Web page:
Erectile dysfunction (ED) is defined as trouble getting or keeping an erection that’s firm enough for sexual intercourse. Patients with ED may also experience other symptoms including premature or delayed ejaculation, low energy, being easily fatigued, and passiveness. According to the Urology Care Foundation, ED is the most common sex problem affecting as many as 30 million American men, about 50% of men over the age of 40. ED can occur from health problems such as physical conditions, emotional issues, or both.
A physical cause of ED can occur when there is not enough blood flow into the penis or when the parasympathetic and somatotropic nervous function is disturbed. This can occur due to many different health issues including the heart, hormones and the kidneys. Atherosclerosis, hardening of the arteries, can cause a lack of blood to the male sex organs through the narrowing of the arteries. The arteries that branch from the abdomen to the penis can be affected therefore causing the lack of blood flow. Vascular disease can cause ED in as many as 50% to 70% of men who have it.
Testosterone is the key male sex hormone that regulates a number of processes in the male body including fertility, muscle mass, fat distribution and the development of male sexual characteristics. Testosterone levels decline with age and it has been viewed as the cause of ED. It is believed that ED can occur when testosterone levels drop below a certain threshold. When this threshold is reached, additional amounts do not further increase the frequency, amplitude, or rigidity of an erection.6
Testosterone has been widely used as an important therapy for ED. However, a more recent study has shown that testosterone replacement therapy is associated with heightened risk for kidney stones, according to an analysis of more than 50,000 men with low testosterone. Animal studies have suggested that testosterone replacement can increase oxalate and decrease citrate levels in the kidney, both of which may increase the risk of stone formation.8
Cortisol is a steroid hormone that regulates a wide range of vital processes throughout the body, including metabolism and the immune response. It also has a very important role in helping the body respond to stress. Cortisol levels rise with age after 40 years old. Research studies have shown that cortisol levels negatively correlate with erectile function. High cortisol levels can disrupt not only the male libido but can also cause erectile dysfunction. The negative effect of cortisol on erectile function occurs because cortisol narrows the arteries and causes blood flow restriction.5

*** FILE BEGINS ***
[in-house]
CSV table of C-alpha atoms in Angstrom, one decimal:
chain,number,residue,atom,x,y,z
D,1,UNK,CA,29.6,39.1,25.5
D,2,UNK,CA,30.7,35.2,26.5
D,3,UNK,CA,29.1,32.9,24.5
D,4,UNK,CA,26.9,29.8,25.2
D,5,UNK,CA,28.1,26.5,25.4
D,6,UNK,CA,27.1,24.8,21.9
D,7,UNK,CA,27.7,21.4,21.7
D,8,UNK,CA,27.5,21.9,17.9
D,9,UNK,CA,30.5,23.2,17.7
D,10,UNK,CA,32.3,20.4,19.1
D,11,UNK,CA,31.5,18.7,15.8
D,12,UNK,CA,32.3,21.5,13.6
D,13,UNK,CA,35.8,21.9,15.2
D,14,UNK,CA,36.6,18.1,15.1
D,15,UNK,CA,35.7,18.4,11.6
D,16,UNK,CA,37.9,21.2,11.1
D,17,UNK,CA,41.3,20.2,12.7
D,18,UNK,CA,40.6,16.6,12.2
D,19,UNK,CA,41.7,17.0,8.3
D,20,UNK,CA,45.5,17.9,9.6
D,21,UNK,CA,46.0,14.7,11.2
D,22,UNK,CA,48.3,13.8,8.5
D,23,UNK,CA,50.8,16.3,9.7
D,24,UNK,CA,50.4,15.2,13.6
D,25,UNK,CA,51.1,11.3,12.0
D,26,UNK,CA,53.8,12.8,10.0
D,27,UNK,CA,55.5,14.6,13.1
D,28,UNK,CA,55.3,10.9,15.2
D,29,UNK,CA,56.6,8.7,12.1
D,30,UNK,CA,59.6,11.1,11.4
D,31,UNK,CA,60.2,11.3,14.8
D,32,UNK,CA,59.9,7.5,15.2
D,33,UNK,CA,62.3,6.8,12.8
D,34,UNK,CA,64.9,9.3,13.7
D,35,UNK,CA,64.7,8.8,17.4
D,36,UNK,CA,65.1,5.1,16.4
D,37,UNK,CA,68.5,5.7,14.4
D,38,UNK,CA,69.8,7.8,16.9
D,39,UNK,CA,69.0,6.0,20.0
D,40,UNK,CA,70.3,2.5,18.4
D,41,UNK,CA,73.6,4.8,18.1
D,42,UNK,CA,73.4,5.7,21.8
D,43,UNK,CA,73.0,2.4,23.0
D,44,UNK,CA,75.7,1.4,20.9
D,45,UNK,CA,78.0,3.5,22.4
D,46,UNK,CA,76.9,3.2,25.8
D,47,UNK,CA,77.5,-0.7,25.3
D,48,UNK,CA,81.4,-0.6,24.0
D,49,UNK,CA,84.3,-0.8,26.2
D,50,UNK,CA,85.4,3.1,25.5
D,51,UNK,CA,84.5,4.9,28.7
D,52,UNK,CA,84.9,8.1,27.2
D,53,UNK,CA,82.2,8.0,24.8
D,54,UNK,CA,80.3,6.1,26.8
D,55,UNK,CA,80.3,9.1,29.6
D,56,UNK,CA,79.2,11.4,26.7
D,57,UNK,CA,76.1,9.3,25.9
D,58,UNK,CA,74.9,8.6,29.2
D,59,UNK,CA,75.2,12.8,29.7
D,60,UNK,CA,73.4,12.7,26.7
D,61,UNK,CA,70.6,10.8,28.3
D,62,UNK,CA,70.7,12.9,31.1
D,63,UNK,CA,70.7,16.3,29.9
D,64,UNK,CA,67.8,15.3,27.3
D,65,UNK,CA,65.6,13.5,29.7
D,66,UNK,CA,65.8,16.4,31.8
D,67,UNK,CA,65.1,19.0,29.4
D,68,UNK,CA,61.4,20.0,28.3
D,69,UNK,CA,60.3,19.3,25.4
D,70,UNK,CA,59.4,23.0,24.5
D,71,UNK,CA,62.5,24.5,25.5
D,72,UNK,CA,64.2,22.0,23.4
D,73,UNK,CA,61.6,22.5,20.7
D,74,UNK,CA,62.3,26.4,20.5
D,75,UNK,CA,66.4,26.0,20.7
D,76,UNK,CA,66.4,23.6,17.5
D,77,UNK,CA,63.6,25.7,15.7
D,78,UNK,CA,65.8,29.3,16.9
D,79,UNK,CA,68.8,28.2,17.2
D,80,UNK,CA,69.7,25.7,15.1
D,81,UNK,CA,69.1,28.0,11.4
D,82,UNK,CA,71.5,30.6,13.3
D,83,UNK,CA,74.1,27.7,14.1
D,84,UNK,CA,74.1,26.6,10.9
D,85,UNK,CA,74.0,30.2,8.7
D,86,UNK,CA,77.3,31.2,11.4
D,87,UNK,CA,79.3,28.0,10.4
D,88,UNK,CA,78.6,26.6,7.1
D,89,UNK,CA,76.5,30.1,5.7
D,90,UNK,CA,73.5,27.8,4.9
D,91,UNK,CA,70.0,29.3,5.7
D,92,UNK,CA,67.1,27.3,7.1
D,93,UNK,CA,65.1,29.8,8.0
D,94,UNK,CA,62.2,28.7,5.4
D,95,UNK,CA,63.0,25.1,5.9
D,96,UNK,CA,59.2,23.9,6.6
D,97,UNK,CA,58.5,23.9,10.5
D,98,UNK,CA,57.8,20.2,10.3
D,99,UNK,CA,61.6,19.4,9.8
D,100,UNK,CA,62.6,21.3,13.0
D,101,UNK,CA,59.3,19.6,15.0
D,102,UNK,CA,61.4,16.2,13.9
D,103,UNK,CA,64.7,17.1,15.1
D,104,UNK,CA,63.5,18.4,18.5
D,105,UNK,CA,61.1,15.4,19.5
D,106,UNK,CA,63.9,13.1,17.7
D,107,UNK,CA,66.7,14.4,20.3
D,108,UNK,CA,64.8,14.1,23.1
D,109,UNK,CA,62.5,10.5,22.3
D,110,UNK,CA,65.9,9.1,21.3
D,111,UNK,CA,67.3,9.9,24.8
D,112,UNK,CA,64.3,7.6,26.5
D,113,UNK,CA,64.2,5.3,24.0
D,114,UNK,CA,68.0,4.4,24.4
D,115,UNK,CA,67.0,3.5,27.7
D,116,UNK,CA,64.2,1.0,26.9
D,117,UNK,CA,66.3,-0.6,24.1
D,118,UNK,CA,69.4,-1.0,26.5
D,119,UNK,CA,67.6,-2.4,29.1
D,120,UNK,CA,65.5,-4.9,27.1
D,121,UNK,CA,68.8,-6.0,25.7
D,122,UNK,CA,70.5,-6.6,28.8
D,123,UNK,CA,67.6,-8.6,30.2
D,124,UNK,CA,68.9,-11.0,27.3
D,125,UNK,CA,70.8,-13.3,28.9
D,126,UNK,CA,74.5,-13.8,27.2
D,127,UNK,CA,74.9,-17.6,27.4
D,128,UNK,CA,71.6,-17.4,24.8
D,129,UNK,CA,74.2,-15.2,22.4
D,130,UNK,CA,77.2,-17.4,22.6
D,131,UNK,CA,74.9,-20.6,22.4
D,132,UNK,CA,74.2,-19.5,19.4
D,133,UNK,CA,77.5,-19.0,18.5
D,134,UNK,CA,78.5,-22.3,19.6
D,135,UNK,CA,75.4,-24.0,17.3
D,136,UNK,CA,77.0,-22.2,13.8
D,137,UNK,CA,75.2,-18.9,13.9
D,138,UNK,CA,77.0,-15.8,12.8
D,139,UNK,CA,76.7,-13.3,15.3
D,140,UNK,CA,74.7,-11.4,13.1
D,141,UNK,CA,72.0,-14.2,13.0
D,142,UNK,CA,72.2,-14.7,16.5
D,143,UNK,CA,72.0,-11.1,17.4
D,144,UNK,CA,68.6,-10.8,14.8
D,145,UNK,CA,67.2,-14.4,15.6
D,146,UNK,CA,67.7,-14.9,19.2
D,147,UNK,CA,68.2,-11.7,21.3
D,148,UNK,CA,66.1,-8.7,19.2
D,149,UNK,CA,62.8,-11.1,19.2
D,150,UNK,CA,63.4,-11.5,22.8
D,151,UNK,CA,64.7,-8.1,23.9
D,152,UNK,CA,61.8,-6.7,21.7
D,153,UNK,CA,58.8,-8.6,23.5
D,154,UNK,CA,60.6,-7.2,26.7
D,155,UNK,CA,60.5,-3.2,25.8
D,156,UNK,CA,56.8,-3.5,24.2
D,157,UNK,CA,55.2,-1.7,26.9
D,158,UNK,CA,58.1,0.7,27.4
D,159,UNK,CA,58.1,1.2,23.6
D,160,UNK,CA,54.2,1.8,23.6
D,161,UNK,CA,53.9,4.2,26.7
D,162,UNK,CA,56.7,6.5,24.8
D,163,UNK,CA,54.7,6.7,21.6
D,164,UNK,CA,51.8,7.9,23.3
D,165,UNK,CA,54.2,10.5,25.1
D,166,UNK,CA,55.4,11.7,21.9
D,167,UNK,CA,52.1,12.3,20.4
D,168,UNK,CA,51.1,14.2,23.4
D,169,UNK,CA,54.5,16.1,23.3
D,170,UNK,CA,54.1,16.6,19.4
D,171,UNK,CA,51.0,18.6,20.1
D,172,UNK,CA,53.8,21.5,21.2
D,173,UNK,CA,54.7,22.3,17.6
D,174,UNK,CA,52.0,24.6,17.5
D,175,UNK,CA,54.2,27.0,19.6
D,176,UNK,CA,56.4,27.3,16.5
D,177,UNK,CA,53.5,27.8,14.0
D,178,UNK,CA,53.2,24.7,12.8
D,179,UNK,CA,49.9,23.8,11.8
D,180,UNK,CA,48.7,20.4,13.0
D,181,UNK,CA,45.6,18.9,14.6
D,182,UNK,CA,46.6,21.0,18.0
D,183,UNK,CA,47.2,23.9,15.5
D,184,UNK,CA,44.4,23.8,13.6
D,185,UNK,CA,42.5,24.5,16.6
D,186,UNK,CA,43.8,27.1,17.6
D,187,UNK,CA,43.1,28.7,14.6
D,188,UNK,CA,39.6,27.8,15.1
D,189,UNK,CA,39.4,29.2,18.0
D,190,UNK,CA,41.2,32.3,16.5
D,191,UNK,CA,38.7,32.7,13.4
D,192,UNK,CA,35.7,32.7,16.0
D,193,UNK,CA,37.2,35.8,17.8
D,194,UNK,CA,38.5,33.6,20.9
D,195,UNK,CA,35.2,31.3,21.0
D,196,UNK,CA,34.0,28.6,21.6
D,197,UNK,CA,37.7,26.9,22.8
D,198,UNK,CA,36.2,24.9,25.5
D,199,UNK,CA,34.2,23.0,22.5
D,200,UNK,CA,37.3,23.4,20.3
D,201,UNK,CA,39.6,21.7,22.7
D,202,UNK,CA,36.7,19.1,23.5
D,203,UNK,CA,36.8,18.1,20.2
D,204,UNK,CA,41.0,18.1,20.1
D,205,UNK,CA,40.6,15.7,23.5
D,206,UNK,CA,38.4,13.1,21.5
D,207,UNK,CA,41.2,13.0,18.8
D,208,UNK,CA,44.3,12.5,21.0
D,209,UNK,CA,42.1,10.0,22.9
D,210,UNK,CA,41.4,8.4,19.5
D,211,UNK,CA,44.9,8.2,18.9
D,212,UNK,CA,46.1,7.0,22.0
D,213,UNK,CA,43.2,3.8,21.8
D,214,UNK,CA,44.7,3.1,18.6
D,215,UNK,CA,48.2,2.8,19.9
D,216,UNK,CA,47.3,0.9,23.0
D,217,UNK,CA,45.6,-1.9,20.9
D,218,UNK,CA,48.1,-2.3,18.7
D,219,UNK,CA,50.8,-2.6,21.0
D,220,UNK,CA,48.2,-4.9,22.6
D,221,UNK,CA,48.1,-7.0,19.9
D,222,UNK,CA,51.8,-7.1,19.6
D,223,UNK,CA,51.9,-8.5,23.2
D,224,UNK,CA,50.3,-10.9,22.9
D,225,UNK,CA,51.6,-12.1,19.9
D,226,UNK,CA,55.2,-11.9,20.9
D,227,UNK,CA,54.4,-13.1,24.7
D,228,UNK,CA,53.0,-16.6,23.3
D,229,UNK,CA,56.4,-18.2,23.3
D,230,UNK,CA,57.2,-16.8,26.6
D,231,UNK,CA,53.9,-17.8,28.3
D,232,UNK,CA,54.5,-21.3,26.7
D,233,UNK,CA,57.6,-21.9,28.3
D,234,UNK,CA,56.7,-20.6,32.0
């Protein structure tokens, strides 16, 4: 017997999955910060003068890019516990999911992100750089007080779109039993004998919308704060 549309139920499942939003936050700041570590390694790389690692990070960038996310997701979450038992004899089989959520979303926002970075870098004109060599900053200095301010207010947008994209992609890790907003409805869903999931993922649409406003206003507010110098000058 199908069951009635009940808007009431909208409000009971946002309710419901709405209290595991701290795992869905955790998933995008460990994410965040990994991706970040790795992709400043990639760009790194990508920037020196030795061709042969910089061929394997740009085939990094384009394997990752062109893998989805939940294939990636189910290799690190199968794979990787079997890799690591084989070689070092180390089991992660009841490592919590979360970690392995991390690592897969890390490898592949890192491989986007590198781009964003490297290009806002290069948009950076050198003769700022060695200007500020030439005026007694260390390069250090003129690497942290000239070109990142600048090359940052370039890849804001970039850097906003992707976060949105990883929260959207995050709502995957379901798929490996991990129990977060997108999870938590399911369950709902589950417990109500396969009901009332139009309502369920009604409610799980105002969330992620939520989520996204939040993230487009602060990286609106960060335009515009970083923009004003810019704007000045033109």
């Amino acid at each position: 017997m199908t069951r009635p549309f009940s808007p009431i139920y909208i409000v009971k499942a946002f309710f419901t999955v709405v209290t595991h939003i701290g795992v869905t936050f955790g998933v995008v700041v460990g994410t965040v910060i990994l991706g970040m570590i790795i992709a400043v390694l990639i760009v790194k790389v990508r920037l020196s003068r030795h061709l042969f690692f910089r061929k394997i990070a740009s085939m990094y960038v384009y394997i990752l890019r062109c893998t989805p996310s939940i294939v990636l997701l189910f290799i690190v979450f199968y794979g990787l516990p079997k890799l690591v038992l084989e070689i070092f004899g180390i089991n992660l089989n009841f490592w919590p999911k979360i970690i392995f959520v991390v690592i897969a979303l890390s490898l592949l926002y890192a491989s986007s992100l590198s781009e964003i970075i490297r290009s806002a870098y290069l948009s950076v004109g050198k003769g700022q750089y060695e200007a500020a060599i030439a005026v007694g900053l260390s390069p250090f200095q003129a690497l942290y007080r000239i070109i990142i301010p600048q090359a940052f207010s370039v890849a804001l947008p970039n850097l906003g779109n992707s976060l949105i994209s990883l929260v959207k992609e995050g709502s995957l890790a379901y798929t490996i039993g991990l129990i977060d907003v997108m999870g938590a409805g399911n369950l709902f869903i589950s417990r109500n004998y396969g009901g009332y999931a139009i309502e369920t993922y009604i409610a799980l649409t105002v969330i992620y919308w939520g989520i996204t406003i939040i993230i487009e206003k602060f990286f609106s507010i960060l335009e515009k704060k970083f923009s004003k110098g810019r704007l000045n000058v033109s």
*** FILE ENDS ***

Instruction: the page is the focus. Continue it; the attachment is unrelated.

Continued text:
The initiation, maintenance, and rigidity of a penile erection are under parasympathetic and somatotropic control. High cortisol levels activate the sympathetic nervous system which interrupts the parasympathetic and somatotopic activity. Sympathetic pathways are anti-erectile because the sympathetic nervous activity has a restraining effect on erections. Switching off the activity of the sympathetic nervous system enhances erections.7
Kidney diseases and adrenal deficiency can cause ED. ED is a common condition among male chronic kidney disease patients. Its prevalence is estimated to be approximately 80%. It is caused by the reduction of sex hormones in these patients.
Psychological factors are responsible for about 10%-20% of ED cases. The most common psychological causes of ED include stress, anxiety, and depression. Depression affects a person physically and psychologically. Depression can cause ED even when a man is completely comfortable in sexual situations.
Cortisol is a stress hormone released by the adrenal glands. Our brain triggers cortisol release in response to many different kinds of stress through the activation of the hypothalamic-pituitary-adrenal axis. When cortisol levels are too high for too long, it can cause ED. People with depression tend to have reduced levels of serotonin in the brain and elevated levels of cortisol in their bloodstream. Besides emotional stress, the stress from chronic diseases such as diabetes, high blood pressure, Parkinson’s, cancer, injury or surgery can also cause elevated cortisol levels. Smoking, alcohol, drugs, and many prescription medications can also cause a cortisol level increase and heighten the risk of ED.
Stress and anxiety can also interrupt how the brain sends messages to the penis and interrupts blood flow. Experiencing ED can cause further stress and lead to behavioral changes that can further aggravate ED.
Post-traumatic stress disorder (PTSD) has shown to cause hypersensitivity of cortisol receptors which augment the effect of cortisol. A study with veterans who suffered from post-traumatic stress disorder (PTSD) showed that PTSD increased the risk of sexual dysfunction by more than three times.4